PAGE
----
Patients with advanced urothelial cancer and a poor performance status may have little to gain from immune checkpoint inhibitor therapy, suggests a multicenter real-world retrospective cohort study.
“The perceived favorable toxicity profile of immune checkpoint inhibitors has led to the selection of these agents for patients otherwise unfit for systemic chemotherapy,” noted the investigators, led by Ali Raza Khaki, MD, a fellow in the division of oncology, department of medicine, University of Washington, Seattle. “However, there is a paucity of data supporting the use of immune checkpoint inhibitors in patients with a poor performance status, who were not very well represented in the clinical trials that led to their approval, with no trial enrolling patients with an ECOG [Eastern Cooperative Oncology Group] performance status greater than or equal to 3 and only 3 trials including patients with an ECOG performance status of 2.”
Dr. Khaki and coinvestigators analyzed data from 499 patients with advanced urothelial cancer treated with immune checkpoint inhibitors at 18 institutions during 2013-2019. Slightly more than one-quarter had an ECOG performance status of 2 or higher.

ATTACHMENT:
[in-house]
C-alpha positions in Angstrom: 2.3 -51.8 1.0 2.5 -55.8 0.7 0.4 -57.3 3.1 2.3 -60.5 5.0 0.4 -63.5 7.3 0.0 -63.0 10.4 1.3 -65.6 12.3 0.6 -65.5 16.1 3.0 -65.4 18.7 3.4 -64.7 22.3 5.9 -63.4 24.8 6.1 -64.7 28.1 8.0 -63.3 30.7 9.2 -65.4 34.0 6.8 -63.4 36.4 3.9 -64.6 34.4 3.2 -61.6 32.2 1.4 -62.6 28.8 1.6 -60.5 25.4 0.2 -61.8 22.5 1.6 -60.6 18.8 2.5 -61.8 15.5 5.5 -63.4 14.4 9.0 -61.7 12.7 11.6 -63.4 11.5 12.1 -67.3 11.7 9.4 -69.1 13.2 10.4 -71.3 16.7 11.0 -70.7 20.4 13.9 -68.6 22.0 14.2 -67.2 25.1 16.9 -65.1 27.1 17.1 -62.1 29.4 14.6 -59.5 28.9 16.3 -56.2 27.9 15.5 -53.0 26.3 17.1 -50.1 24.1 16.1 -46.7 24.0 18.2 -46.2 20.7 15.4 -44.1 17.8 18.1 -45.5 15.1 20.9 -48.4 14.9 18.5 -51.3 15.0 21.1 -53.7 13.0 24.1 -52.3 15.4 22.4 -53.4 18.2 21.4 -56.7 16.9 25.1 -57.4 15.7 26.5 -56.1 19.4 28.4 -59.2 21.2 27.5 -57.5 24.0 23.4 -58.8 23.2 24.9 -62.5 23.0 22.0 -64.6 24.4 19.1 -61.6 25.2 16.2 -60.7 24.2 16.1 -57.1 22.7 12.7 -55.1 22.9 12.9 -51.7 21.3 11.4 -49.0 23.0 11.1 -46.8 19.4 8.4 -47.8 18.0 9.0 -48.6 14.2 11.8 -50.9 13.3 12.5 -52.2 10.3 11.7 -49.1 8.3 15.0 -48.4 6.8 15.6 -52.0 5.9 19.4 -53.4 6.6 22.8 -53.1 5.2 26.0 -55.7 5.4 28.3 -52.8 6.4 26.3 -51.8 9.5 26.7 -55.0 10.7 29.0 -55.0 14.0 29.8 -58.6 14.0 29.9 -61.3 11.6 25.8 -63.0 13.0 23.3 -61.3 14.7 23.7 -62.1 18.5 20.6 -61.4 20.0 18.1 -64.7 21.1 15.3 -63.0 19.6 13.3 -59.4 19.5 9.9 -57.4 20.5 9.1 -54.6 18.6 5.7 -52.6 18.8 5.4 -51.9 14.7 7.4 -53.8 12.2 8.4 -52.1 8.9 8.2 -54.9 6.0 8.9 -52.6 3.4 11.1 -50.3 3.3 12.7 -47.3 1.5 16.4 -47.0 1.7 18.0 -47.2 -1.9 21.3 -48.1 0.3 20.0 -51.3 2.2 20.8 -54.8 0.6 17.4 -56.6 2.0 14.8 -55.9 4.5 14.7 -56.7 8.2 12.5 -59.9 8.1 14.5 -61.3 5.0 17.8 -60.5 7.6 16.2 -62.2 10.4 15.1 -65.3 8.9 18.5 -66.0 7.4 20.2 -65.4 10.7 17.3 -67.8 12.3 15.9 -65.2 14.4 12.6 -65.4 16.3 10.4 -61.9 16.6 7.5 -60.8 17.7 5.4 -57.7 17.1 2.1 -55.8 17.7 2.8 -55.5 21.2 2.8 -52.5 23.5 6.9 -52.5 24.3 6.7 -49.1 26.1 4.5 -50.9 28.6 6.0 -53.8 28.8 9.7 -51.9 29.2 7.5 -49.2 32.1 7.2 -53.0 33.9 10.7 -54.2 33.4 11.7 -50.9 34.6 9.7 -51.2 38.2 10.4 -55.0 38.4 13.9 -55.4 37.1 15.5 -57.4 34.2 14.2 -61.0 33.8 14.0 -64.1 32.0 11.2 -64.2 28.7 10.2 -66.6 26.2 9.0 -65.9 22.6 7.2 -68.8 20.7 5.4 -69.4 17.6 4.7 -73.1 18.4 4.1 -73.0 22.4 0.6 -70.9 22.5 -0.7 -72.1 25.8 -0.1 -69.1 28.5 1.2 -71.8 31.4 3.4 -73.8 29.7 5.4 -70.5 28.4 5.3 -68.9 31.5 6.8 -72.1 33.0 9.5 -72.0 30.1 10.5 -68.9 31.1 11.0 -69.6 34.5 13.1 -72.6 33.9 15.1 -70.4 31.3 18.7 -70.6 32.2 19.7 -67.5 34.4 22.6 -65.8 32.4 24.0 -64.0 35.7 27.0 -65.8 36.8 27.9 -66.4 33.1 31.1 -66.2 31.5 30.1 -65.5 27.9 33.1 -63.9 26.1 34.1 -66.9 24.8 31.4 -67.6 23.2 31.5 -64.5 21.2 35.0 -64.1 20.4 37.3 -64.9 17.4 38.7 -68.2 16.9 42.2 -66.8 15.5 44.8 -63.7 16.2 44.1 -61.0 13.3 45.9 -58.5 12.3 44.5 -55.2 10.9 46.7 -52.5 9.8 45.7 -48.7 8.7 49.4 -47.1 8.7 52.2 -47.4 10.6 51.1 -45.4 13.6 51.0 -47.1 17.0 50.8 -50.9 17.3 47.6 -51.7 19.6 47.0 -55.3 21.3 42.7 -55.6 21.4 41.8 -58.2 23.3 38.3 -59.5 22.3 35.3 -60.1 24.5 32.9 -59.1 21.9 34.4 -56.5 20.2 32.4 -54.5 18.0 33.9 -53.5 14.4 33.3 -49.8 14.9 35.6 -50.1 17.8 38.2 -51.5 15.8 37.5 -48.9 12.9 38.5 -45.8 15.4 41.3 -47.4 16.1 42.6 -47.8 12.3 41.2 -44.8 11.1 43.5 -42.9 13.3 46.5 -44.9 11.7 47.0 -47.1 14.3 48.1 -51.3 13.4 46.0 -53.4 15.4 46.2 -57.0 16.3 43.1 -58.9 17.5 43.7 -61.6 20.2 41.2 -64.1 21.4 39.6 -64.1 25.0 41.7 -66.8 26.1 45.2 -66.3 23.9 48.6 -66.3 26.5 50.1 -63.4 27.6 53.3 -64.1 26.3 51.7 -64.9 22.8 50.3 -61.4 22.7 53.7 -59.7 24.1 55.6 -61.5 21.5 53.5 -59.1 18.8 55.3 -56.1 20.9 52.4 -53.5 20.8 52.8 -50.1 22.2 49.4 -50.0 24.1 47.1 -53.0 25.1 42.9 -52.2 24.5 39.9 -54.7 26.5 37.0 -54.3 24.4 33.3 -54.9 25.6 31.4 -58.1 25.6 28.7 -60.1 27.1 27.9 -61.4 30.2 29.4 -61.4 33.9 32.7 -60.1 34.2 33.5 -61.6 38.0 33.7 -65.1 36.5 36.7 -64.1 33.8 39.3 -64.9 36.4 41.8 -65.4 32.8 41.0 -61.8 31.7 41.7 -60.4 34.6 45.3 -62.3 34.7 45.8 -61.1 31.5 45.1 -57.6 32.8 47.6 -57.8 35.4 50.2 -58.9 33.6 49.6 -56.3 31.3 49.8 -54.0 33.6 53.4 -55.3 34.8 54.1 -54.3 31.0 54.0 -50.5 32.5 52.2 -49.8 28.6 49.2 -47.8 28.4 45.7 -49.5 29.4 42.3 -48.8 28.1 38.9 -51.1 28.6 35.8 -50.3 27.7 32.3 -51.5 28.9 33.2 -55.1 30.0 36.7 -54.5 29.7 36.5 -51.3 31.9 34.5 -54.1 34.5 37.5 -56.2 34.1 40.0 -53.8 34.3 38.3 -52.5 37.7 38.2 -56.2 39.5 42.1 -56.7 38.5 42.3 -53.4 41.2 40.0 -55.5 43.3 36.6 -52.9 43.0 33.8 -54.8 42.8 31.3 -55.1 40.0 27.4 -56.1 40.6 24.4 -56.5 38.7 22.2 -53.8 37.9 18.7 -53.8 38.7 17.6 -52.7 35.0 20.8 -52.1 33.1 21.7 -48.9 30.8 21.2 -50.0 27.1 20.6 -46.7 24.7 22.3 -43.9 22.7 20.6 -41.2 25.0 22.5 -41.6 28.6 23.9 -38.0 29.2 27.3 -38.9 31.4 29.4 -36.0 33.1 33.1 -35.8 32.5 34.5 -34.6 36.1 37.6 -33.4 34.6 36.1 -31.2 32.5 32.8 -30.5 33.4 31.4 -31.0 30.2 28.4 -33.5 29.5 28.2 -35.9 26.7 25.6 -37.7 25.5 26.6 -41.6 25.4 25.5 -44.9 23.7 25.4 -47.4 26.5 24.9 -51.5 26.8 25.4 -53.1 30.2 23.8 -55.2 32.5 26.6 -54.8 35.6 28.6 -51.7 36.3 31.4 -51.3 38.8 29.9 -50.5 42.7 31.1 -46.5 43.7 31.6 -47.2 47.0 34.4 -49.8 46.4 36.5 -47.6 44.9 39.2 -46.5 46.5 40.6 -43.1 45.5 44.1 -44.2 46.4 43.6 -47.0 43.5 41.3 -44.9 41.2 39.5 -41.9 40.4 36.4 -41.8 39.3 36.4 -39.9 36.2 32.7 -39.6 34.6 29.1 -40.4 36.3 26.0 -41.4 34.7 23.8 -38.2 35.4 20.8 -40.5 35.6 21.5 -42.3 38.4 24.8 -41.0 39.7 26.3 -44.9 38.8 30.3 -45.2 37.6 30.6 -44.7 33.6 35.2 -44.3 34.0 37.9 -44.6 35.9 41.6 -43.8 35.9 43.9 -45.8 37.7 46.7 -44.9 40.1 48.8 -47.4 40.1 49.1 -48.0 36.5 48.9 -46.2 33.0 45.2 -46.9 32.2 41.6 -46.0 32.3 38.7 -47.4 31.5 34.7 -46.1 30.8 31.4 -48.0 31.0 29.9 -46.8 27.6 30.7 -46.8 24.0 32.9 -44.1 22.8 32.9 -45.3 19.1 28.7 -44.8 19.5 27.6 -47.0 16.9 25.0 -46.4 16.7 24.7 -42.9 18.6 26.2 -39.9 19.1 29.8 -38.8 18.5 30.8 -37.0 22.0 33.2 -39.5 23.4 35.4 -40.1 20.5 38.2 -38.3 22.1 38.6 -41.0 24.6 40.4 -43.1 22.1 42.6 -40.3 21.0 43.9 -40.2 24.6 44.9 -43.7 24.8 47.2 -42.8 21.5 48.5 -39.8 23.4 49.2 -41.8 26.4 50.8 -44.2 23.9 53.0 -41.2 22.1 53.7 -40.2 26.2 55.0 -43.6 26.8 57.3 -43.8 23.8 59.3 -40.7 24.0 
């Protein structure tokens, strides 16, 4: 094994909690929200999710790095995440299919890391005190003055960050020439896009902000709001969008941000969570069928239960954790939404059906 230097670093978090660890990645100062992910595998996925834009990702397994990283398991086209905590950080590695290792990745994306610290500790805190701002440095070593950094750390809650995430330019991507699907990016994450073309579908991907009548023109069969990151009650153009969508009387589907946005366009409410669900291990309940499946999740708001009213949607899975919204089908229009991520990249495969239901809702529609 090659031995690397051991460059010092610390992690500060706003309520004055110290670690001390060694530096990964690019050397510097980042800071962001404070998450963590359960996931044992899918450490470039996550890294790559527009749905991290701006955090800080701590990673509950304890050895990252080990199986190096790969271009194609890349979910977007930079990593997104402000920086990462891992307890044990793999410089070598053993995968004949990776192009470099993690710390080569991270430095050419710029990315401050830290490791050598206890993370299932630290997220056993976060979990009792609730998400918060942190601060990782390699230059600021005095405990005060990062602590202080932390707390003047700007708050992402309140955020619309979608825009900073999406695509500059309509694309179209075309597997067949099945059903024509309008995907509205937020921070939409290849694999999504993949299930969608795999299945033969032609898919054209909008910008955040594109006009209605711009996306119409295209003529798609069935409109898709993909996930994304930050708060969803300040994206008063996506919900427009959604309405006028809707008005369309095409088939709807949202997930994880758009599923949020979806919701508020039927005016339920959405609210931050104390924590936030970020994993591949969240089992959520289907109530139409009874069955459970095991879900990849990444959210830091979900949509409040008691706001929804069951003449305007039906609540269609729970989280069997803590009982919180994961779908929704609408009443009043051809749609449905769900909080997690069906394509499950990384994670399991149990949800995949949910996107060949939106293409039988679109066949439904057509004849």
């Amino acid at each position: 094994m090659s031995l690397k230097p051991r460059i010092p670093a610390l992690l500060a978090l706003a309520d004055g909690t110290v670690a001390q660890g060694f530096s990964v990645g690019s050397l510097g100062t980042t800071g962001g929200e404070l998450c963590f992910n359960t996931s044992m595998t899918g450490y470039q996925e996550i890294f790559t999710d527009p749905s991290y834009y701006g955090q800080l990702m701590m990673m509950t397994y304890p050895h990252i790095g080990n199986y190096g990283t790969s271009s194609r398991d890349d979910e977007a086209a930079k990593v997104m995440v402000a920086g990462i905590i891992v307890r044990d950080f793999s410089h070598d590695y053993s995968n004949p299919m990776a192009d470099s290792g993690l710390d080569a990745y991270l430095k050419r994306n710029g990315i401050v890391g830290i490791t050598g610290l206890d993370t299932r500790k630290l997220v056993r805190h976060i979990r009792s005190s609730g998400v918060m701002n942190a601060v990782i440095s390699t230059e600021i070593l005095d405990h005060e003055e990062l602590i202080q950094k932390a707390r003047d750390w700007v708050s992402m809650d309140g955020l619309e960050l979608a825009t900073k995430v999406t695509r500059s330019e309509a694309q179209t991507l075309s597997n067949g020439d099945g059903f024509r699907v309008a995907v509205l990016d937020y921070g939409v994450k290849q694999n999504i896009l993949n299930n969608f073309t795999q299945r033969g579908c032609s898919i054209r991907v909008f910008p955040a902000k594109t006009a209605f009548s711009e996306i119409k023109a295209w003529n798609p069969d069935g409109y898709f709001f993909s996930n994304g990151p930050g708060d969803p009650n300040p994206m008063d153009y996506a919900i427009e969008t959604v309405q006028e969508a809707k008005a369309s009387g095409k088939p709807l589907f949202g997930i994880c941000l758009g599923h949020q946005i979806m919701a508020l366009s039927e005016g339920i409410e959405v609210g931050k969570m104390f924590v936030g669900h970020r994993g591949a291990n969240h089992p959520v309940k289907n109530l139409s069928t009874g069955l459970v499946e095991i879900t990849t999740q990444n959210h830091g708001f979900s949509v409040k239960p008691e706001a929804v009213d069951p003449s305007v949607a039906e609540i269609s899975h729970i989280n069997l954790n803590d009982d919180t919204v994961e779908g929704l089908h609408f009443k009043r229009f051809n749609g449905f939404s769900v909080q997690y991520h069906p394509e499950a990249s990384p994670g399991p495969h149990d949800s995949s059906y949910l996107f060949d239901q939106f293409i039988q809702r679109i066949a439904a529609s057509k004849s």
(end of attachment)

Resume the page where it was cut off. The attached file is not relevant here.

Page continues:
Study results, reported in Cancer, showed that the overall response rate to immune checkpoint inhibitor therapy was similar regardless of performance status, across patients being treated in different lines of therapy.
However, among patients being treated in the first line, overall survival was better for those with a performance status of 0 to 1 than for those with a performance status of 2 or higher (median, 15.2 vs. 7.2 months; hazard ratio for death, 0.62; P = .01). There was no significant difference in this outcome among patients being treated in subsequent lines (median, 9.8 vs. 8.2 months; hazard ratio, 0.78; P = .27).
Among the 288 patients who died, 10% started immune checkpoint inhibitors in the last 30 days of life and 33% started them in the last 90 days of life. Patients initiating this therapy in the last 30 days of life were almost three time more likely to die in a hospital (odds ratio, 2.89; P = .04).